In the Irish Times Martin Doyle considers Reviewing Irish books: the good, the bad and the ugly truth -- and asks a a variety of local reviewers and critic for their opinions on the matter.
Since practically everyone know everyone the small market/literary field exacerbates the usual problems -- and it's interesting to hear what the reviewers think about this.
Meanwhile, in the US (well, on the Internet -- indeed billed as '' Online Only') at n + 1 Nell Zink (a hot new thing on the literary scene -- and often sold/advertised as Discovered by Franzen) (p)reviewd Jonathan Franzen's new upcoming novel, Purity, offering Early thoughts on Purity by Jonathan Franzen.
Except that after a couple of hours they pulled that content, 'explaining', as you can now read there:
Update: this page is temporarily unavailable. Bowing to publishing convention, we are going to hold this pre-review until closer to the book's release date.
I have no idea what this 'publishing convention' is, or why they're bowing to it: reviews of Purity have been up at Publishers Weekly (posted 18 May) and Kirkus Reviews (posted 6 May) for months; the title is fair game, and I'm disappointed I haven't seen more coverage elsewhere yet.
Jezebel suggests: "In all likelihood, Zink's post was taken down because of an embargo" -- but given the PW and Kirkus coverage, it was broken long ago , if it ever existed .....
I know publishers like to (think they can) manage, if not control how coverage of their books plays out, but I wish they wouldn't try so hard.
(Apparently the Kakutani's early review last week of some widely anticipated (in some circles) title that was 'embargoed' rankled, too; see, for example, coverage here.)
(Given that the focus at the complete review is on fiction in translation, books I cover tend to have been reviewed elsewhere (like in their original language ...) earlier anyway.
And the really big titles -- like Houellebecq's Submission -- have often been widely reviewed even in English long before their US/UK publication dates .....
(No Publishers Weekly review for that one yet, however.))
The reason I chose Syria's Ministry of Culture was because it was a government organization and had a budget allocated for translating and publishing world literature. The private publishers, however, were not interested.
Also interesting (if less surprising):
As far as publications are concerned, yes, there are publications everywhere, even in the poorest Arab countries, such as Yemen, Mauritania and Sudan. Publication is not the problem. Distribution is.
The American Literary Translators Association has announced the longlist for the 2015 National Translation Award in prose.
It's like a 'best of the translation prizes'-longlist: among the finalists are:
Annelise F. Wasmoen's translation of The Last Lover by Can Xue, which won this year's Best Translated Book Award
Susan Bernofsky's translation of The End of Days by Jenny Erpenbeck, which won this year's Independent Foreign Fiction Prize and the Oxford-Weidenfeld Translation Prize
Donald Nicholson-Smith's translation of The Mad and the Bad, which won this year's French-American Foundation/Florence Gould Foundation Translation Prize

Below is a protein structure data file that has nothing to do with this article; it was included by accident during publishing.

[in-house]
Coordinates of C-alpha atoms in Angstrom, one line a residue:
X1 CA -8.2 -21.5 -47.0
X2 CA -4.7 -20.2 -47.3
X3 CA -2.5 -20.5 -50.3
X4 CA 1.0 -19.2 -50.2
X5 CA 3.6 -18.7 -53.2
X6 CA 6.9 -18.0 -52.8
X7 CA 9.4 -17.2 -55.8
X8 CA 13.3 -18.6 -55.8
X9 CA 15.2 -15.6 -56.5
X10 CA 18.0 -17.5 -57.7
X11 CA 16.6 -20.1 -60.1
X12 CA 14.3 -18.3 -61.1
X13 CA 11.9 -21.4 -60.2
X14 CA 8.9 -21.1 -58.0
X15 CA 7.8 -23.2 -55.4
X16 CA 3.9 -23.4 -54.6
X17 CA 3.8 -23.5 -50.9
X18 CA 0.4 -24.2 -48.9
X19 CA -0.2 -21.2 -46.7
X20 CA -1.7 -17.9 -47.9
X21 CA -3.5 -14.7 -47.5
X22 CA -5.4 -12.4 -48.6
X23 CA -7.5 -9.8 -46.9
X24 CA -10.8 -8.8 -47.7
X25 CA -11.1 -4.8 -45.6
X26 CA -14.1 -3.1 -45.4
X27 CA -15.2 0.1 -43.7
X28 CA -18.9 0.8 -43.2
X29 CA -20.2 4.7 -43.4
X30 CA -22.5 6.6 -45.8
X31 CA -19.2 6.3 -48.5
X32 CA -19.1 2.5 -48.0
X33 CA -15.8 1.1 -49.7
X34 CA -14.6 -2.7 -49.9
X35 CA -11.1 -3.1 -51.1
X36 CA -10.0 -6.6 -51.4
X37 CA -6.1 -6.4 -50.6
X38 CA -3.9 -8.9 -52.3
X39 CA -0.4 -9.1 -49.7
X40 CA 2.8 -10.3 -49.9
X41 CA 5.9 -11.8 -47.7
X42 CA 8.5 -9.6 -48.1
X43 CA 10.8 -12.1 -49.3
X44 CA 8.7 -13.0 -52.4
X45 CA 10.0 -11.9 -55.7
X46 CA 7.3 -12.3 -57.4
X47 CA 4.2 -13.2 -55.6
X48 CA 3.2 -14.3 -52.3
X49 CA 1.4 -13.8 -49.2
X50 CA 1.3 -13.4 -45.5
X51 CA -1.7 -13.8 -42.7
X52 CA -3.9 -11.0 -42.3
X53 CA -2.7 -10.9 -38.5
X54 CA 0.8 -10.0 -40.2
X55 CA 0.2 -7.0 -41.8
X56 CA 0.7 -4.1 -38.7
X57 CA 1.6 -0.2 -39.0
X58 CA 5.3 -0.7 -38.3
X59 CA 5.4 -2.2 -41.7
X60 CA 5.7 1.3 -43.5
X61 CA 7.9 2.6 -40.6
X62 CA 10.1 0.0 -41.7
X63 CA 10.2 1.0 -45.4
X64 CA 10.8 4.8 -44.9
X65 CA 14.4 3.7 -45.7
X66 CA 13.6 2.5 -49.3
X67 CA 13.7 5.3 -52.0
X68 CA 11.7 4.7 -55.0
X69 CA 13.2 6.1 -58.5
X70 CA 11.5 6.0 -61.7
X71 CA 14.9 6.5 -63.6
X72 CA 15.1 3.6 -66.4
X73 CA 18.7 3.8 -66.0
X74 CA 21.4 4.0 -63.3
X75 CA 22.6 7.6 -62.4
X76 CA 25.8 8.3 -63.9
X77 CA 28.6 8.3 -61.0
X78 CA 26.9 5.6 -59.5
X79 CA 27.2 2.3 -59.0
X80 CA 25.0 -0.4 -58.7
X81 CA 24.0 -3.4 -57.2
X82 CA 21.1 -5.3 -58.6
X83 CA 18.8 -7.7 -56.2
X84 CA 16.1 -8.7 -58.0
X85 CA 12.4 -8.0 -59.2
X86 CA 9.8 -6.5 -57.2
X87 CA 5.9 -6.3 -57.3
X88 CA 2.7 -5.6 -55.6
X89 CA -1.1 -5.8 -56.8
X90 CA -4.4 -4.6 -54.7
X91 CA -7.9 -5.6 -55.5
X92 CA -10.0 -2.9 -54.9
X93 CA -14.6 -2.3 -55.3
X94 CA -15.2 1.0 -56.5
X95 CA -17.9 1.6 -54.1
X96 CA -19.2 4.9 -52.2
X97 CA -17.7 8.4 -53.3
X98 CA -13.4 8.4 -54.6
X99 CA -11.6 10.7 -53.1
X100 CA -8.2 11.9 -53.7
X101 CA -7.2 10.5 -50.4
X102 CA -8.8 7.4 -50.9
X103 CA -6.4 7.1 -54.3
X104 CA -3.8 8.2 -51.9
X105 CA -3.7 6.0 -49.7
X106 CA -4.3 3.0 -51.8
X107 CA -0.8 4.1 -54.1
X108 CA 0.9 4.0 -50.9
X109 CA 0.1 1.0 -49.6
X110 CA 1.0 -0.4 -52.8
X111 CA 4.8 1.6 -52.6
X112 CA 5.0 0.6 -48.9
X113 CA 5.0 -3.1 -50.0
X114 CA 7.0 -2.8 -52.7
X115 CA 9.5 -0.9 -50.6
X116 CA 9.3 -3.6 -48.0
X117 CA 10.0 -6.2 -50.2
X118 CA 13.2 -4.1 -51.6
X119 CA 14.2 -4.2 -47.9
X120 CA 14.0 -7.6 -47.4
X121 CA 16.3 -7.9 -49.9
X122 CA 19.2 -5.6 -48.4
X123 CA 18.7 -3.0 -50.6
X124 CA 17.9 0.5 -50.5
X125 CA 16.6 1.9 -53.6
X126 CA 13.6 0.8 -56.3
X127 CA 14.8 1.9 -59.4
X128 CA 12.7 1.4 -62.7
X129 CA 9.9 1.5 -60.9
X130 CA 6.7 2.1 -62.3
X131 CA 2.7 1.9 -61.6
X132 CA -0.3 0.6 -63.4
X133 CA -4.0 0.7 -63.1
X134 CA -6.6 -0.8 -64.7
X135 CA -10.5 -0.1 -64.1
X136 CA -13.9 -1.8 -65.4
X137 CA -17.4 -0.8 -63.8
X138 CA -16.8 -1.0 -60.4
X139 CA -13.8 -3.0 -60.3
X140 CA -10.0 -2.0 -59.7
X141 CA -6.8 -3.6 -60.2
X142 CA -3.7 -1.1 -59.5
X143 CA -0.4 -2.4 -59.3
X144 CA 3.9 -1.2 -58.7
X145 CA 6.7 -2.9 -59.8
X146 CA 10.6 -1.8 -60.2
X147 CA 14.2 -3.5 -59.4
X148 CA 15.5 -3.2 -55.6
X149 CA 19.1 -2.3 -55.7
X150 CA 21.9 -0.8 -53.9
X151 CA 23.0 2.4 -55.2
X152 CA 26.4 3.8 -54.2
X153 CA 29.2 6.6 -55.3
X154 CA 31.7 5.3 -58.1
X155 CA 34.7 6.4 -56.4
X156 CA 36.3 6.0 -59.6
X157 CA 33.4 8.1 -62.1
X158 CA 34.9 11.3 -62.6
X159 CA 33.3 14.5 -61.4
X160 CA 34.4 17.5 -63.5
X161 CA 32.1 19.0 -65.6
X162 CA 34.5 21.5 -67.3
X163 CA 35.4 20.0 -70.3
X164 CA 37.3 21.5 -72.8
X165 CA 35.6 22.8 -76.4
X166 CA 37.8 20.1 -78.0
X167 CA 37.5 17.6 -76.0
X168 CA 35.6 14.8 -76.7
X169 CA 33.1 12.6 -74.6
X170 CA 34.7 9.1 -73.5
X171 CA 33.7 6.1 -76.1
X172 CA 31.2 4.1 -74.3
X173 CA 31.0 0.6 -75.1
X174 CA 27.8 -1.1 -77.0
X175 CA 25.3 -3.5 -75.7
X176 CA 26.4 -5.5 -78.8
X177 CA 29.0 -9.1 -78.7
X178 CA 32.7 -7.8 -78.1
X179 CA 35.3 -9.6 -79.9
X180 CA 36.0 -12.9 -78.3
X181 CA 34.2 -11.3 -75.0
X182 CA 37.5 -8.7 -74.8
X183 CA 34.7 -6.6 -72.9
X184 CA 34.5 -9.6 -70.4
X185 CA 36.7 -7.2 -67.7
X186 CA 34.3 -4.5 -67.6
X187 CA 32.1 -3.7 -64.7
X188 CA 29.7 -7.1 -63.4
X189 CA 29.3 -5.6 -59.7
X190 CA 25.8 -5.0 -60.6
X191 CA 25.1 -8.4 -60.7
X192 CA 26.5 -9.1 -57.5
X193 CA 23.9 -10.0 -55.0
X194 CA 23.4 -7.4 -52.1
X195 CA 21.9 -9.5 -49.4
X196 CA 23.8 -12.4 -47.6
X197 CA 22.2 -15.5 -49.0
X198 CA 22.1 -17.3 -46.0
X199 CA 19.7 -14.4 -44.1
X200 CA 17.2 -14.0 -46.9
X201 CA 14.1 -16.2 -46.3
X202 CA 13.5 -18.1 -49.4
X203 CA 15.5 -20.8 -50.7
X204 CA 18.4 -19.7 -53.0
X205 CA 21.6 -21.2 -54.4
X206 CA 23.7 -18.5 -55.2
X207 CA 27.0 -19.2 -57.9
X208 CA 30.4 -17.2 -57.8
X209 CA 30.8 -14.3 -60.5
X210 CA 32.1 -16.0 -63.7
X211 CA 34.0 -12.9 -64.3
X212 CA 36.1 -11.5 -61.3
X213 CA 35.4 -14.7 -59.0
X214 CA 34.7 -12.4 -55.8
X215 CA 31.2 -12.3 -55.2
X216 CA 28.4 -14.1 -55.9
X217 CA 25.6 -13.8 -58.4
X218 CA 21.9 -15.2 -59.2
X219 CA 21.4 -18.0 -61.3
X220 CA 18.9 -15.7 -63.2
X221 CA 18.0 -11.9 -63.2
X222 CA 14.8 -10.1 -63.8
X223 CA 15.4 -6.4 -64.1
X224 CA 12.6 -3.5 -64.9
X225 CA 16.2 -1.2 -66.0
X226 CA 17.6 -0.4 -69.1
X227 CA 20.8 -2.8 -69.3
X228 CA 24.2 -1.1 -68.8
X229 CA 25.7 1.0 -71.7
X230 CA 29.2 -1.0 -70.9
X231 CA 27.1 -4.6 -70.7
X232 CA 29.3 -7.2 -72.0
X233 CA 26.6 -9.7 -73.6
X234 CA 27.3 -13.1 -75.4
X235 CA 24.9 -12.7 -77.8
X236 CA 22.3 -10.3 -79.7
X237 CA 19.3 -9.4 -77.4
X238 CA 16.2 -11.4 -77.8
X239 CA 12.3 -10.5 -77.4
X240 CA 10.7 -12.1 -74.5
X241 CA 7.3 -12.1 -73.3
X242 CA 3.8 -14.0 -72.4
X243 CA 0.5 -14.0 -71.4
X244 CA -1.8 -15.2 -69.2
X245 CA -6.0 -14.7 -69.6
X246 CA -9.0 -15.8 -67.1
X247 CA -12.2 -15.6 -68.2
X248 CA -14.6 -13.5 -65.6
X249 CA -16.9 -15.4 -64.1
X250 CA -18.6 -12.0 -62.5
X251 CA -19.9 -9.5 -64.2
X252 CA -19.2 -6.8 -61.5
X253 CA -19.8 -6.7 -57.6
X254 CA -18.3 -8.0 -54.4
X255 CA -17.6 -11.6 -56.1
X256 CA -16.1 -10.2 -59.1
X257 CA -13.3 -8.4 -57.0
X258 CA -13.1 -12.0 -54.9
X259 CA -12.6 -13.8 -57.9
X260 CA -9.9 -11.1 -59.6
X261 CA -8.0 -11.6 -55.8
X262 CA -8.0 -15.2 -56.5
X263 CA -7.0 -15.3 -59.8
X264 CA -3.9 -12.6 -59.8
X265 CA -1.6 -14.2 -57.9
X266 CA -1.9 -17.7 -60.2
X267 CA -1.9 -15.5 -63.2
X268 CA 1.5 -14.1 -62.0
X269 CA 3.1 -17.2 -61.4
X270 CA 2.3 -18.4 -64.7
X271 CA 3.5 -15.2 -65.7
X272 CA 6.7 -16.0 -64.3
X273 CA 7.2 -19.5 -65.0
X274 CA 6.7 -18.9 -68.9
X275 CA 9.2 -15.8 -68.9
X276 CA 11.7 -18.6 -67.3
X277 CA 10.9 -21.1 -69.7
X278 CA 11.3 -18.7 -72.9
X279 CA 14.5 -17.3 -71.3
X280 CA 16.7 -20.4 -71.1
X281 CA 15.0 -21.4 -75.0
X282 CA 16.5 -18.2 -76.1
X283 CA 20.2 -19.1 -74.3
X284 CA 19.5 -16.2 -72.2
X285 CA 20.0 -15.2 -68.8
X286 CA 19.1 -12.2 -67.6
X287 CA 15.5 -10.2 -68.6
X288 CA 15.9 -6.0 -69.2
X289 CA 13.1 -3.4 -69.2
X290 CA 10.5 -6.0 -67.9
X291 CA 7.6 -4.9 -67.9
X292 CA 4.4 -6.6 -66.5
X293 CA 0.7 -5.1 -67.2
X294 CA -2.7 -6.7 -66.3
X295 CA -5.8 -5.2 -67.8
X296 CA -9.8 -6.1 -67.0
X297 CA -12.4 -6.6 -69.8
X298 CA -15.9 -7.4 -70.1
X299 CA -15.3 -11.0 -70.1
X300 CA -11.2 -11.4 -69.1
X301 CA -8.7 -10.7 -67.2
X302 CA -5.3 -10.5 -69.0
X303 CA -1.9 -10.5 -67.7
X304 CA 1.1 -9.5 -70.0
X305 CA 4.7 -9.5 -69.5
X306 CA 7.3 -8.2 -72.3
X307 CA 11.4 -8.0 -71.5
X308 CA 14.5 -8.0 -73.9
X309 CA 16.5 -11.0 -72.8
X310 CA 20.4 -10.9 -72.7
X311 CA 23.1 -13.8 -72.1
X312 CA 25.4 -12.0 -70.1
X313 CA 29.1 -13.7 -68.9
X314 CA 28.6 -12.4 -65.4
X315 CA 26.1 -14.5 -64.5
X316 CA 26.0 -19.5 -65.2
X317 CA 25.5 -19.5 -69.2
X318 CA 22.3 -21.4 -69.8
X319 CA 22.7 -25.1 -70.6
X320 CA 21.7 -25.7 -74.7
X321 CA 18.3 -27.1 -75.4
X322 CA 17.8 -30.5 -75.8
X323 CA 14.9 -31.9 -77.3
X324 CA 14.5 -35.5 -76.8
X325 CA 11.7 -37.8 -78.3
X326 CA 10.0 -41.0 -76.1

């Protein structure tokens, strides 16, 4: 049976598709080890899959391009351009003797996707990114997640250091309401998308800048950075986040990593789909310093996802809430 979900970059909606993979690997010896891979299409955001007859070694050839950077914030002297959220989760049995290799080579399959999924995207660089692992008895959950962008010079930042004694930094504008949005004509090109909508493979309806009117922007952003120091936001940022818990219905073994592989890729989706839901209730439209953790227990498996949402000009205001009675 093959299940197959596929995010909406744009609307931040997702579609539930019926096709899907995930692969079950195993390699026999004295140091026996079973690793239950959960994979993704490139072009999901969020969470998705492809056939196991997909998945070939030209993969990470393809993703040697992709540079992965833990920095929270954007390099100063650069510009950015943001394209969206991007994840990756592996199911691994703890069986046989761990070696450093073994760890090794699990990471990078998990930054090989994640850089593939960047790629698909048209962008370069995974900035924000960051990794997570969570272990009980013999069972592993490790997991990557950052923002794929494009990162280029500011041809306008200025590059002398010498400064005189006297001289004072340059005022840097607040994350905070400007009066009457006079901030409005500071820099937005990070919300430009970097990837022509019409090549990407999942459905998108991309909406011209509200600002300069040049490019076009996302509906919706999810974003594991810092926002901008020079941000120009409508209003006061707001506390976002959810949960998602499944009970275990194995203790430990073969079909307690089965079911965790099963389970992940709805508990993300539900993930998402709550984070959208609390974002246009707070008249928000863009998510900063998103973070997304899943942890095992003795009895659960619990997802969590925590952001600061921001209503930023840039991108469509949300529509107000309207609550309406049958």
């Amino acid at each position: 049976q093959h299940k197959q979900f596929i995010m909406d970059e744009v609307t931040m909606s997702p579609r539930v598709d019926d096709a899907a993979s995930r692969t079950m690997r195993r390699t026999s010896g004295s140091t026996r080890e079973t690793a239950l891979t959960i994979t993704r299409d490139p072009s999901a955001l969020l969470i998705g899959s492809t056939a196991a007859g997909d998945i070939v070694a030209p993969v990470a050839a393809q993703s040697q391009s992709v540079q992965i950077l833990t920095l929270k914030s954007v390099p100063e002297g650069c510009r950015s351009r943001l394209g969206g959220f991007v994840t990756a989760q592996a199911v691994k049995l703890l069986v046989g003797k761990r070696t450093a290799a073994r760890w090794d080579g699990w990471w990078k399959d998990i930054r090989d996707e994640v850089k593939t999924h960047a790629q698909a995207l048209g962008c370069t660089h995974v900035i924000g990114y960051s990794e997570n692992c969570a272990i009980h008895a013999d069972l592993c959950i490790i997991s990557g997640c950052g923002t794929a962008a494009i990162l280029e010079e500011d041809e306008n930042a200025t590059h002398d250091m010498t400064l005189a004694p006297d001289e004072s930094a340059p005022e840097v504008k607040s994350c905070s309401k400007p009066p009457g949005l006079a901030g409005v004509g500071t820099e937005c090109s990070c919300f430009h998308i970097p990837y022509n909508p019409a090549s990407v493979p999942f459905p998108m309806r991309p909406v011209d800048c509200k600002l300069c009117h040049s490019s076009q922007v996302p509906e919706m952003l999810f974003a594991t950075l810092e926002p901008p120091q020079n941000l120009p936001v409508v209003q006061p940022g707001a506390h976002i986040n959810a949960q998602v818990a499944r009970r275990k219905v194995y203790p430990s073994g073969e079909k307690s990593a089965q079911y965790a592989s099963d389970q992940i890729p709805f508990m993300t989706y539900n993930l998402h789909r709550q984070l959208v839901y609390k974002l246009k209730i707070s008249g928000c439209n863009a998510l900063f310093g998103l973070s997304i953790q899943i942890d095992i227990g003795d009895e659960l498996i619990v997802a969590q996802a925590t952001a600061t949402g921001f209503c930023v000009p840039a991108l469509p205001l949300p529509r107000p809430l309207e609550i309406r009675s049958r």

Nice also to see the Open Letter recognition -- four of the twelve finalists ! -- and interesting that only one (classic) re-translation made the cut (one of last year's Anna Karenina translations).
Other finalists under review at the complete review are:
The starting gun for the Best Translated Book Awards 2016 (for best previously untranslated work of fiction and of poetry published/distributed in the US in 2015) has now pretty much officially sounded: at Three Percent they introduce the fiction judges -- and reveal the significant dates: the longlist will be announced 29 March, the shortlist on 26 April, and the winner on 11 May.
I've been a judge for the past few years, but not this year -- there's a whole new slate, with a nice variety of backgrounds, including some notable translators (who have had previously long/shortlisted titles in the running).
I strongly encourage publishers to submit their eligible titles !
I previewed the 2016 BTBA right after this year's award, and I haven't really seen anything that convinces me to reassess my initial projections (though I'm sure I eventually will -- there are still a lot of titles I haven't seen yet (and, yes, publishers, even though I am not a judge this year, you're welcome (and encouraged !) to send me all eligible titles too !)).
(I have, however, read Sharov's Before & During in the meantime (along with a couple of others I mentioned), and can confirm that this is definitely a worthy contender.)
The one big advantage about not being a judge this year is that I can be much more obnoxiously publicly partisan, so look forward to that !
(And here's hoping The Mookse and the Gripes Forum's BTBA 2016: Speculation discussion gets (and continues) going properly, too.)
The Royal African Society's annual literature festival, Africa Writes was held 3 to 5 July, and at openDemocracy Ché Ramsden has a lengthy report on it, In celebration of African literature: Africa Writes 2015.
Local success stories like that of Jennifer Nansubuga Makumbi Kintu are certainly encouraging (though one hopes/wishes the title were readily available beyond the continent as well ...).
Zimbabwean author Chenjerai Hove has passed away (in Norway, having long lived in exile); see, for example, the BBC report, as well as Lovemore Ranga Mataire's report, Literary fraternity mourns Hove, in The Herald.
An important author, whose work seems no longer to be adequately in print; but get your copy of Bones, for example, at Amazon.com or Amazon.co.uk.
Prolific German author (and sometime parliamentarian, post-unification) Gerhard Zwerenz has passed away; no English-language reports yet, as far as I've seen, but see, for example, Arno Widmann's obituary in the Frankfurter Rundschau.